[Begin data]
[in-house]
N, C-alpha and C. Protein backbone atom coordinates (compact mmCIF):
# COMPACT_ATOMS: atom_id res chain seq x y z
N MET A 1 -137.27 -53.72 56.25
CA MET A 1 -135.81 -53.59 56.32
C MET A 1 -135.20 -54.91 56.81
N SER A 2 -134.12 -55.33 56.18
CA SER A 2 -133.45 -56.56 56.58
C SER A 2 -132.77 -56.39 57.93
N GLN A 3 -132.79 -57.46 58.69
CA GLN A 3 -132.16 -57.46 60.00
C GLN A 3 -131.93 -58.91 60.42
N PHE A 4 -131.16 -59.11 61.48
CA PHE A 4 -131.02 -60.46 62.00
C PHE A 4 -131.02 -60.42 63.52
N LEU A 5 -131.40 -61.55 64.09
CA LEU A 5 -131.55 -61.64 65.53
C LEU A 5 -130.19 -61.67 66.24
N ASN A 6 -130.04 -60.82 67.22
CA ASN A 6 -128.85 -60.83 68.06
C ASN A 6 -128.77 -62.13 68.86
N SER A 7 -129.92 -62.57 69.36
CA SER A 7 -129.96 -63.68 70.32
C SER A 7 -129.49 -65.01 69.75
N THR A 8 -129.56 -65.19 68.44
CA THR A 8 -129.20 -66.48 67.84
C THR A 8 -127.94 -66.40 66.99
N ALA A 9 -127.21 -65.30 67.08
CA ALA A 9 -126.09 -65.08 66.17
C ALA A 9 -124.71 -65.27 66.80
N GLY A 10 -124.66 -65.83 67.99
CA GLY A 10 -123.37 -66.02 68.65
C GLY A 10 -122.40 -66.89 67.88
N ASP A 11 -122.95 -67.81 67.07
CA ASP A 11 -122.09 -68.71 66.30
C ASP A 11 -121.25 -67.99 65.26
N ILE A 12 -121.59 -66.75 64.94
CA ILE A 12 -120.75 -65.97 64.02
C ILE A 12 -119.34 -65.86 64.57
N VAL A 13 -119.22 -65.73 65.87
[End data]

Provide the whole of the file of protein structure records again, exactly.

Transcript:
[in-house]
N, C-alpha and C. Protein backbone atom coordinates (compact mmCIF):
# COMPACT_ATOMS: atom_id res chain seq x y z
N MET A 1 -137.27 -53.72 56.25
CA MET A 1 -135.81 -53.59 56.32
C MET A 1 -135.20 -54.91 56.81
N SER A 2 -134.12 -55.33 56.18
CA SER A 2 -133.45 -56.56 56.58
C SER A 2 -132.77 -56.39 57.93
N GLN A 3 -132.79 -57.46 58.69
CA GLN A 3 -132.16 -57.46 60.00
C GLN A 3 -131.93 -58.91 60.42
N PHE A 4 -131.16 -59.11 61.48
CA PHE A 4 -131.02 -60.46 62.00
C PHE A 4 -131.02 -60.42 63.52
N LEU A 5 -131.40 -61.55 64.09
CA LEU A 5 -131.55 -61.64 65.53
C LEU A 5 -130.19 -61.67 66.24
N ASN A 6 -130.04 -60.82 67.22
CA ASN A 6 -128.85 -60.83 68.06
C ASN A 6 -128.77 -62.13 68.86
N SER A 7 -129.92 -62.57 69.36
CA SER A 7 -129.96 -63.68 70.32
C SER A 7 -129.49 -65.01 69.75
N THR A 8 -129.56 -65.19 68.44
CA THR A 8 -129.20 -66.48 67.84
C THR A 8 -127.94 -66.40 66.99
N ALA A 9 -127.21 -65.30 67.08
CA ALA A 9 -126.09 -65.08 66.17
C ALA A 9 -124.71 -65.27 66.80
N GLY A 10 -124.66 -65.83 67.99
CA GLY A 10 -123.37 -66.02 68.65
C GLY A 10 -122.40 -66.89 67.88
N ASP A 11 -122.95 -67.81 67.07
CA ASP A 11 -122.09 -68.71 66.30
C ASP A 11 -121.25 -67.99 65.26
N ILE A 12 -121.59 -66.75 64.94
CA ILE A 12 -120.75 -65.97 64.02
C ILE A 12 -119.34 -65.86 64.57
N VAL A 13 -119.22 -65.73 65.87